Oman is very different from Dubai. Whereas Dubai is essentially flat, Oman, at least in the north where we were, has rocky mountains (OK, hills). Only about 700,000 of the 3,000,000 people are foreigners. Oman still has a significant oil and gas reserve. Our tour guide and driver were both Omanies whereas in Dubai, all our guides and drivers were foreign nationals. The rain followed us to Oman and they were very happy since it was the first significant rain in over 20 years. The wadis were filled and the schools had a holiday. Muscat is the largest city in Oman, with about a third of the country’s population.
Our excursion went to Sultan Qaboos Grand Mosque, the largest mosque in Oman and, when it opened in 2001, the third largest in the world. (It is now about 11th.) It is the only mosque (so far) were have been allowed to enter. The mosque was, of course, built by Sultan Qaboos, who has ruled for 20 years since overthrowing his father. (Like the U.A.E., Oman is an absolute monarchy.) It took about four years to build the mosque and has been open only about six years. It is huge, and gorgeous.
The main prayer hall (musalla) is for the men and holds about 6,500 for prayer. The Oriental carpet (one carpet) on the floor took 600 women four years to make.
The outdoor area holds another 2500 men in prayer. The women have an indoor area for 750 with two closed-circuit screens so they can see the Imam in the men’s area. (For more information, check out the official site.)
After the mosque we went back to the port area and stopped at the Mutrah Souq as the rain was letting up.
The main alley into the souq (under the dome on the left in the above photo) was a rapidly-flowing stream draining the souq (and the trash it picked up along the way) directly into the harbor. We left John at a bus stop out front and were led into the souq by a helpful native (or marketer) through a side alley. You may have seen pictures of open-air markets in the movies. These souqs are not like that. They are a series of narrow, often curving, alleys formed as shops on the order of 12′ wide and 20′ deep were built in front of the existing buildings. There is a roof, of sorts, over the alley, which can vary from substantially built and elegantly decorated to random sheets of corrugated metal. The Mutrah Souq, unlike more dedicated souqs, has shops offering everything from toothpaste to very exquisite and expensive gold jewelry. Some shop keepers are Arab but others are foreigners, carrying on the centuries old trading traditions. For example one shop was operated by an Indian who as selling scarves, sarees, and other items made by is family in India.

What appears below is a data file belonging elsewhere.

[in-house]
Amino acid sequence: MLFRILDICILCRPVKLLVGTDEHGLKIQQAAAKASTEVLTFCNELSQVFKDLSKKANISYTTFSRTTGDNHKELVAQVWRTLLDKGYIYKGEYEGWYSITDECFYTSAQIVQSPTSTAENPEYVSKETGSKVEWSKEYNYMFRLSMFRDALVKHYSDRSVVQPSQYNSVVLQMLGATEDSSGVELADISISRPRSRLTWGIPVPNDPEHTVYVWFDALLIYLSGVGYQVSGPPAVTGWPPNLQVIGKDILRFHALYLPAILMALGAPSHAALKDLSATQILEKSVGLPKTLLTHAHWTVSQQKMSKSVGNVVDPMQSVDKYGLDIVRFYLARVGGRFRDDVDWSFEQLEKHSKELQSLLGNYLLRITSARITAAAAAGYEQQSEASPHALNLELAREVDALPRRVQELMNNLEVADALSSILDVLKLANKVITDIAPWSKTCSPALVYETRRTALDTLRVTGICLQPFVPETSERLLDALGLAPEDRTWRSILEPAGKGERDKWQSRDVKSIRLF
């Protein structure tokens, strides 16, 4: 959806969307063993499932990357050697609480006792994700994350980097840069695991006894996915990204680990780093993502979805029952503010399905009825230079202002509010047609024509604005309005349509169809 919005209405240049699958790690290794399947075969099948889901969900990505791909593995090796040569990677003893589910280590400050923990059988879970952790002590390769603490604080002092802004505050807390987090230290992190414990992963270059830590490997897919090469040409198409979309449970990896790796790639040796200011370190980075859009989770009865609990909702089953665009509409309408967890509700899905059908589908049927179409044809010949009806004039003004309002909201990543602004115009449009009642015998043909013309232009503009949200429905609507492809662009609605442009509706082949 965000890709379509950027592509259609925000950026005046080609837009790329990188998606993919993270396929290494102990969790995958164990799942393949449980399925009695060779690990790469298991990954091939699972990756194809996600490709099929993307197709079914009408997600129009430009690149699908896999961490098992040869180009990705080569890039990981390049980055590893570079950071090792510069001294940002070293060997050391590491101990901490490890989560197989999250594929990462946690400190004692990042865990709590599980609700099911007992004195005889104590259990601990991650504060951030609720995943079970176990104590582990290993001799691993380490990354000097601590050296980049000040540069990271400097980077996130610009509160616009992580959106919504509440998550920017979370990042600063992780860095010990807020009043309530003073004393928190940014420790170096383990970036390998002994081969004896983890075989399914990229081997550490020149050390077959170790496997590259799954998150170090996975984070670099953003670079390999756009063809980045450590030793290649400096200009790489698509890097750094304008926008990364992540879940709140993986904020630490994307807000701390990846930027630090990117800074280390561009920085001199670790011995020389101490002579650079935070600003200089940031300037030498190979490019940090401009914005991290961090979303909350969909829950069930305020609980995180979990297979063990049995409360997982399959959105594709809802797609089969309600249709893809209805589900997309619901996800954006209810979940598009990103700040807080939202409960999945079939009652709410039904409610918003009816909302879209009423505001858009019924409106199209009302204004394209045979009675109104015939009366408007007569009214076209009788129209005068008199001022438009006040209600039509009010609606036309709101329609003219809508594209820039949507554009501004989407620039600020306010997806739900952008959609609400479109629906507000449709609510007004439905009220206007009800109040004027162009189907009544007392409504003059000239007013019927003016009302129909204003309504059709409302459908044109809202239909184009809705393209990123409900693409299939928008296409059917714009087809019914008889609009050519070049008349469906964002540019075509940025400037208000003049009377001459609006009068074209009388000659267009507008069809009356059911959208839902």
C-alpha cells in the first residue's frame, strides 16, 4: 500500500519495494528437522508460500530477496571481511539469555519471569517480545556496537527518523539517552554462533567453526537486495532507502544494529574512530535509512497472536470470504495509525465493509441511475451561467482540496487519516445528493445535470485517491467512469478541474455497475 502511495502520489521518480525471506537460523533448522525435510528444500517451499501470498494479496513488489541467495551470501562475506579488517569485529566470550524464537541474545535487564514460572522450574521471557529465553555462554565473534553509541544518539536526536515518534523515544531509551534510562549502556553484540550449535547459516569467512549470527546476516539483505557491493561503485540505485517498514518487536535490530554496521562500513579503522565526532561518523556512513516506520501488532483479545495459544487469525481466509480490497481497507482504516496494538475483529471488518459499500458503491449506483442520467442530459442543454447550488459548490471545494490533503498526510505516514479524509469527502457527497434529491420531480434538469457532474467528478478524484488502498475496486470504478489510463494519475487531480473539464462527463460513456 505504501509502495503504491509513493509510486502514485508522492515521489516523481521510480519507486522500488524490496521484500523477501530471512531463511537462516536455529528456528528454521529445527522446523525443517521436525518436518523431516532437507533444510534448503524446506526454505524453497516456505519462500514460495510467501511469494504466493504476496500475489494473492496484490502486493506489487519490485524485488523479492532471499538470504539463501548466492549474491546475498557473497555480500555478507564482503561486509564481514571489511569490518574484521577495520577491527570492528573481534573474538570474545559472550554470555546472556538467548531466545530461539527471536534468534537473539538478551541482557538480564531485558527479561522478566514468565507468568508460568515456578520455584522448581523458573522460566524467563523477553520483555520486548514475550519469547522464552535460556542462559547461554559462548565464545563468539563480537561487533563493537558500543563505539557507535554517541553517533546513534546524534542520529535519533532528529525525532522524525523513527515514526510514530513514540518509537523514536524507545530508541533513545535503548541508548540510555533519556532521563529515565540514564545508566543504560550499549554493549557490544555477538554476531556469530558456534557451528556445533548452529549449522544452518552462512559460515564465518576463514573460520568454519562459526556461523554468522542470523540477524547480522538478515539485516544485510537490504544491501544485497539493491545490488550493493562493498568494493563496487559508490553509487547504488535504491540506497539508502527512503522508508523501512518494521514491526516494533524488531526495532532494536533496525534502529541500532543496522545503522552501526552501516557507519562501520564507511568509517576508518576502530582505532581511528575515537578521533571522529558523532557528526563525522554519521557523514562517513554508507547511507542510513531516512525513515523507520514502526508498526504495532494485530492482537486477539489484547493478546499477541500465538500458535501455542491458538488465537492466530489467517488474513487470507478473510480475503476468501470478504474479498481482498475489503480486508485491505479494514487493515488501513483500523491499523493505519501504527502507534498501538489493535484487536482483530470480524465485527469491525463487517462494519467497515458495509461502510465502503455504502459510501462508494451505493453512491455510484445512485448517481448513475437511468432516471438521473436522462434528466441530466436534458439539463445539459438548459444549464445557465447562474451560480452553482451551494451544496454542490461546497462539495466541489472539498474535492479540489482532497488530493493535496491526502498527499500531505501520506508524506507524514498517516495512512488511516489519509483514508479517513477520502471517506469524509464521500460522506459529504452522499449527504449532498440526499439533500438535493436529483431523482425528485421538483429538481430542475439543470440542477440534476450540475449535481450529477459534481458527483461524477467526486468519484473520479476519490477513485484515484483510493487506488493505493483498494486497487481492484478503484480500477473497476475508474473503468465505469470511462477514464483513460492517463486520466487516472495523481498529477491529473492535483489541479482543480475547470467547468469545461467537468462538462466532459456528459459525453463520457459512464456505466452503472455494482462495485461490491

From the souq, we rounded a rocky point and headed into the old walled part of the city. (Muscat was a well fortified city with lookouts on most high peaks. You can see a fort above the souq in the photo above.) We were guided through a small but well done museum of the culture of Oman. The guide started with a map they had and briefly explained the regions and their specialties. There were displays of clothing, weapons, household goods, etc. After the museum we walked around the corner and walked past the sultan’s palace, one of many in the country. After a brief photo stop on the beach across the road from the Incense Burner—a piece of public art on the hill between the port area and the old walled city—we returned to the ship for lunch.
After lunch Janice and I took the port sponsored shuttle to the port gate—for security reasons, they don’t allow pedestrians in the port. Even though most shops close between 1 and 4 pm for lunch and prayers, we wanted to go back to the souq for more local color. Some of the shops were open and offering “good prices because of the rain.” After a bit another thunder storm rolled through and again the alleys became small streams. We hung out at a couple of shops with another couple from the ship. Eventually the storm passed and we resumed our explorations and shopping. Then back to the ship for the 6pm sail away.